Sister Mary Robert Anne (Heather Marie Beck) came from a poor background in Brooklyn and is more than a little street smart but under that tough exterior she wants to be a star. Sister Mary Amnesia (Beth Rayca) who lost her memory wants only to remember who she really is and Sister Mary Hubert (Celia Blitzer) the Mistress of Novices but now has only one novice, Sister Leo (Maura Hogan) who tells the Mother Superior, Sister Mary Regina (Jane C. Boyle), that she will only take her vows if she is allowed to take part in the production.

Many memories of Catholic School days will resurface as the cast interacts with the audience causing bursts of laughter as participants answer quiz questions, but you don’t have to be Catholic to enjoy the jokes and awesome music.

If you are ready for a night full of fun, good food and great talent do not miss seeing this production of “Nunsense.”

The Toby’s at O’Donnell Street has not announced the upcoming show yet, but the next play to be offered at Toby’s Dinner Theatre in Columbia is “Les Miserables,” which will run from July 26 until November 10, 2013.

For additional information or tickets, call the Columbia location at 410-730-8311 or the O’Donnell location at 410-649-1660 or visit the website: www.tobysdinnertheatre.com.

Niagara Falls: A great summer getaway

When my church first posted a flier announcing a five-day trip to Niagara Falls, I immediately thought of couples holding hands, getting married or celebrating anniversaries. Just the name, Niagara Falls conjures thoughts of romance so I didn’t think it would be the trip for me.

I took the time to speak to the trip leader and I am so glad I did. She said the tour bus run by White Star Tours would be filled with many of our church members with a cross section of ages— both singles and couples. The best news was that the bus would leave directly from our church grounds.

The trip did seem to take quite a while, but we arrived at the Canadian border at four o’clock. With passports in our hands we left the bus and went through the security checkpoint. The bus was also checked not only by customs officials but also by dogs. It seemed a little tense but very necessary in the times in which we live.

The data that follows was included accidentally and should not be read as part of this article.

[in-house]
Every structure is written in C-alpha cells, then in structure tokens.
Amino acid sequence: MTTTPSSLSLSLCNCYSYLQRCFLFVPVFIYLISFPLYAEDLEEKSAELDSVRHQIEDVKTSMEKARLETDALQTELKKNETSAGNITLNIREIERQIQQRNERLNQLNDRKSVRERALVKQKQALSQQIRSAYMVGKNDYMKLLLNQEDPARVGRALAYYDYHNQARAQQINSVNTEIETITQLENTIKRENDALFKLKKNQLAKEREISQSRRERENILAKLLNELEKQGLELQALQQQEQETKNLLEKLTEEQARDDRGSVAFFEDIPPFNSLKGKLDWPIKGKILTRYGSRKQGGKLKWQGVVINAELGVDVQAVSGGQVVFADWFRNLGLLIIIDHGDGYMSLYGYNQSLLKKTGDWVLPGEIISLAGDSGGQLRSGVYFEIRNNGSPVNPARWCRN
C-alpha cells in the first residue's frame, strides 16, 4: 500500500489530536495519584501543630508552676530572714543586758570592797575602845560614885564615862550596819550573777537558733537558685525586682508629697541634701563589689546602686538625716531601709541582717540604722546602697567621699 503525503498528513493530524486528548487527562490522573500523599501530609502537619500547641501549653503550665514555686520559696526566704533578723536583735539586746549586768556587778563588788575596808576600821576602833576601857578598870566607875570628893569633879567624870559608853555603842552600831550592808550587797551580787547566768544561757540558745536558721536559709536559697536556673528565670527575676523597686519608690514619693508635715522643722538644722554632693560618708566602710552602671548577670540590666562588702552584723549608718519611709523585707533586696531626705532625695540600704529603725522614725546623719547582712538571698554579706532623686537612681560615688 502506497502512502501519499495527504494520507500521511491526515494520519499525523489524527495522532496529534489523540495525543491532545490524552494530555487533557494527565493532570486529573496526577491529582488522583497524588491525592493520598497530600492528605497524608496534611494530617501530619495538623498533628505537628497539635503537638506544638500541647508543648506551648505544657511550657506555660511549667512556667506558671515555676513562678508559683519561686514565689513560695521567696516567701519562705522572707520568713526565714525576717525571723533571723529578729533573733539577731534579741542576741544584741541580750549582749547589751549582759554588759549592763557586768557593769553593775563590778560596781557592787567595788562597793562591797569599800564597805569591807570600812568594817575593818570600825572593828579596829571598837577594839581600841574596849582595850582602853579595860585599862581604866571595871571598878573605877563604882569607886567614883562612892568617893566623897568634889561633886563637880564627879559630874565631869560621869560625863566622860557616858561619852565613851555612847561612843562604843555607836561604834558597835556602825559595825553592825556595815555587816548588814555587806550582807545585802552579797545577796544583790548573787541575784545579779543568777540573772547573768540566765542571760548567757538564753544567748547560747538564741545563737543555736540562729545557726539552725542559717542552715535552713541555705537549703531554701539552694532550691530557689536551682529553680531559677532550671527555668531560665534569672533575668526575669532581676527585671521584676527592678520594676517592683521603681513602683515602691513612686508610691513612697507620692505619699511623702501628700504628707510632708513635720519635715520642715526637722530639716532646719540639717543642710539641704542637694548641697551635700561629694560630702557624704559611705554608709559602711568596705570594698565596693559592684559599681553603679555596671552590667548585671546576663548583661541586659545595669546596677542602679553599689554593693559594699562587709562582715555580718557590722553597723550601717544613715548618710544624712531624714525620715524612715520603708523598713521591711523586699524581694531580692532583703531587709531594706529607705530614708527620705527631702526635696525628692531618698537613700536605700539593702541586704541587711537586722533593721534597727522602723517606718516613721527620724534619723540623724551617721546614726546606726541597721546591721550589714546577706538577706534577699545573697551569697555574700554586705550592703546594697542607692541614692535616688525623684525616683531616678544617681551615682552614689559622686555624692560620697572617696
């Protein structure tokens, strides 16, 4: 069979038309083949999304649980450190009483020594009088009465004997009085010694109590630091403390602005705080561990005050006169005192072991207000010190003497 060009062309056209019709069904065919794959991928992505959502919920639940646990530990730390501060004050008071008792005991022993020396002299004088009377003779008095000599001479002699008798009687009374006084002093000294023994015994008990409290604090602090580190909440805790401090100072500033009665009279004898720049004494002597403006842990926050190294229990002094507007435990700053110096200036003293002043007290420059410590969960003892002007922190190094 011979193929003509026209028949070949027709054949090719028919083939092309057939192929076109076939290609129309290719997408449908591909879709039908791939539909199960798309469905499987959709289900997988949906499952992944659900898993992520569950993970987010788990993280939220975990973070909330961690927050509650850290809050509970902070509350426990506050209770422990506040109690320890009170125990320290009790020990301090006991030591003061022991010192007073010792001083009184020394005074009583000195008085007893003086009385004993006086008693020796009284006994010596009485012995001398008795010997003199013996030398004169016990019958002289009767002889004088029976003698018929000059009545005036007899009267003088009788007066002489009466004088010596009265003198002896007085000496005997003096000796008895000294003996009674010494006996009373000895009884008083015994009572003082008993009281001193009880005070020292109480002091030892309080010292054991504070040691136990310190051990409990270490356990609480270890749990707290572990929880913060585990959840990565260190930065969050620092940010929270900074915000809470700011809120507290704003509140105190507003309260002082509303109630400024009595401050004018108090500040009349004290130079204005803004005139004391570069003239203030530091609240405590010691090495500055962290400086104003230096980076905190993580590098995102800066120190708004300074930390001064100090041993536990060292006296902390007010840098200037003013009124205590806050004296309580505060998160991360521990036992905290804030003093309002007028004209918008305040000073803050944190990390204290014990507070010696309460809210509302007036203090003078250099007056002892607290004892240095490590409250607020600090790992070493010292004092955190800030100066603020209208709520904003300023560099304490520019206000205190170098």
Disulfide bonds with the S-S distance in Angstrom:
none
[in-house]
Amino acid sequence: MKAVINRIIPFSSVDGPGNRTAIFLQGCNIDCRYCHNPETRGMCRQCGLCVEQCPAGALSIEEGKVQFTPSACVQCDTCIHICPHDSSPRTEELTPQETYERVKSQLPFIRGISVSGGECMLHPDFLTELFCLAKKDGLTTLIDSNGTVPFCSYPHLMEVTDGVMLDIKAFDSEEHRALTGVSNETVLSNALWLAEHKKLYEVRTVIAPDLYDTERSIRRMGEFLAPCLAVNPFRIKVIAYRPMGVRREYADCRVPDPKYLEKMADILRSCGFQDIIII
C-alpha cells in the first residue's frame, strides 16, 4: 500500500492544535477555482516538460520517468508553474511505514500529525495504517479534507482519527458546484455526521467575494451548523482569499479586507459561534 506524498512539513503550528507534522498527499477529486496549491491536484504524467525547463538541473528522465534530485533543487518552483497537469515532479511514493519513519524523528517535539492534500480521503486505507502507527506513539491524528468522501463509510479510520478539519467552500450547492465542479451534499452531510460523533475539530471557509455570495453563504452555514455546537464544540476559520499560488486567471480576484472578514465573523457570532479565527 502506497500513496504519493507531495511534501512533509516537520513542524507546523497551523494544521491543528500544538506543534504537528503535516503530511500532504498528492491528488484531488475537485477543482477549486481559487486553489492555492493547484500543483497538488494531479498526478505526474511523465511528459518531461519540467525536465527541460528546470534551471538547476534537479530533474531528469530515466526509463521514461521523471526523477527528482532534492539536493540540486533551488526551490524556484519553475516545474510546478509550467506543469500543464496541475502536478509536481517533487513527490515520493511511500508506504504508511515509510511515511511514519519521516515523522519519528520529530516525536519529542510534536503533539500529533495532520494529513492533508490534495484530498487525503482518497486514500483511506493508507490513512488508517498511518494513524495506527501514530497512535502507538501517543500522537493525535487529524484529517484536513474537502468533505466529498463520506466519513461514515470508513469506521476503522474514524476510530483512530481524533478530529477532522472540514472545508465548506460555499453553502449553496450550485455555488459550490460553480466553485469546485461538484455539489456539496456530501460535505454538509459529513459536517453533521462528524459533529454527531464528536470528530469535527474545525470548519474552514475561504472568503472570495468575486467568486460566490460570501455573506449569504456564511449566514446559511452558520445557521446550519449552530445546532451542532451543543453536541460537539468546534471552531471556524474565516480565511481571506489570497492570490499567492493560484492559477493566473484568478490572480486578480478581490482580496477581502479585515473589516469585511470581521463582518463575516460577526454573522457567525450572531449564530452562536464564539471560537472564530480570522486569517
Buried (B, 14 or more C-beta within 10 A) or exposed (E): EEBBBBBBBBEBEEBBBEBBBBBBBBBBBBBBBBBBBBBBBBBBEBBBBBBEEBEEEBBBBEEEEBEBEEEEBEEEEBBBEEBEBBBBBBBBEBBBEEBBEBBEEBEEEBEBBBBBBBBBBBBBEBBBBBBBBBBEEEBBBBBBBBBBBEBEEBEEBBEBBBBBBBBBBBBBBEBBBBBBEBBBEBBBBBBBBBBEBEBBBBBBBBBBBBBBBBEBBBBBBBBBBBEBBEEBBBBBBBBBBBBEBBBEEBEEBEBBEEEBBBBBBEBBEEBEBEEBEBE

A short time later we pulled up to the Travelodge Hotel by the Falls and were welcomed by an efficient and friendly representative from White Star Tours. Joanna would be our guide during our stay and had quite a full itinerary lined up. She passed out our room numbers and keys while our driver Milton unloaded the luggage, which arrived to our rooms promptly.

Sightseeing stops on our first full day included The Floral Clock, a working mechanism with the clock’s face made up of multicolored shrubs, Table Rock for or first view of the falls which was beautiful and of course a visit to a gift shop. Take my word for it, if you see something you want there don’t hesitate to get it. You are not likely to find it anywhere else.

Next on the itinerary was a boat-ride on The Maid of the Mist, for a close up look at the falls. While waiting in line some of us noticed an antique cable car ride. It is suspended 250 feet above the racing water of the falls, which was a great way to observe the water and we had an exciting ride. Hurrying back, we put on the rain-gear that was provided. Even with extra protection we were soaking wet when we disembarked, but it was totally worth it. The falls are extraordinary!

After dinner at a casual restaurant, we were able to explore on our own. We walked to the Clifton Hill area. It is an easy walk down but all uphill on the way back. If walking is a problem there are taxis and a bus system, which runs frequently and a day pass is only seven dollars and is well worth it.

Close your eyes just for a moment and imagine a miniature Times Square, or Las Vegas or Atlantic City’s boardwalk set on a hill. Lots of neon flashing signs extolling the services or goods displayed inside. Tattoos, sand art, your name on a grain of rice, portrait drawings, paintings for sale, souvenirs and so much more. There are many cafes, ice cream parlors and entertainment venues. Some include Ripley’s Believe It or Not, The Upside Down House, The House of Frankenstein and The Great Canadian Midway. Wow! You could literally walk Clifton Hill for a week before doing all that is offered.

My favorite ride and more age appropriate for me, was the Skywheel. It is Canada’s largest observation wheel and towers at one hundred and seventy-five feet. It features fully enclosed gondolas each equipped with music and air-conditioning. The ride duration varies from eight to twelve minutes and affords a dazzling view of the illuminated falls and the surrounding skyline. It is a breathtaking experience.

The next day we headed to Toronto with stops at Harborfront, Chinatown and Casa Loma, a 98 room castle once owned by an eccentric millionaire. I opted for a movie tour and documentary instead of walking three flights of steps. I later enjoyed the lovely gardens and patio areas.

Our final day took us to the Welland Canal. We watched as an ocean going vessel was moved along with the opening, filling and closing of the locks. Then onto the family owned FX Chocolate Factory. We finished our tour with a leisurely walk through the small town of Niagara-On-The-Lake, which was the first capital of Upper Canada in 1792. It has many beautiful, historic homes and upscale shops and galleries.

I will say that although Canada has much to offer, I was very happy to come back to our beautiful country— there really is no place like home!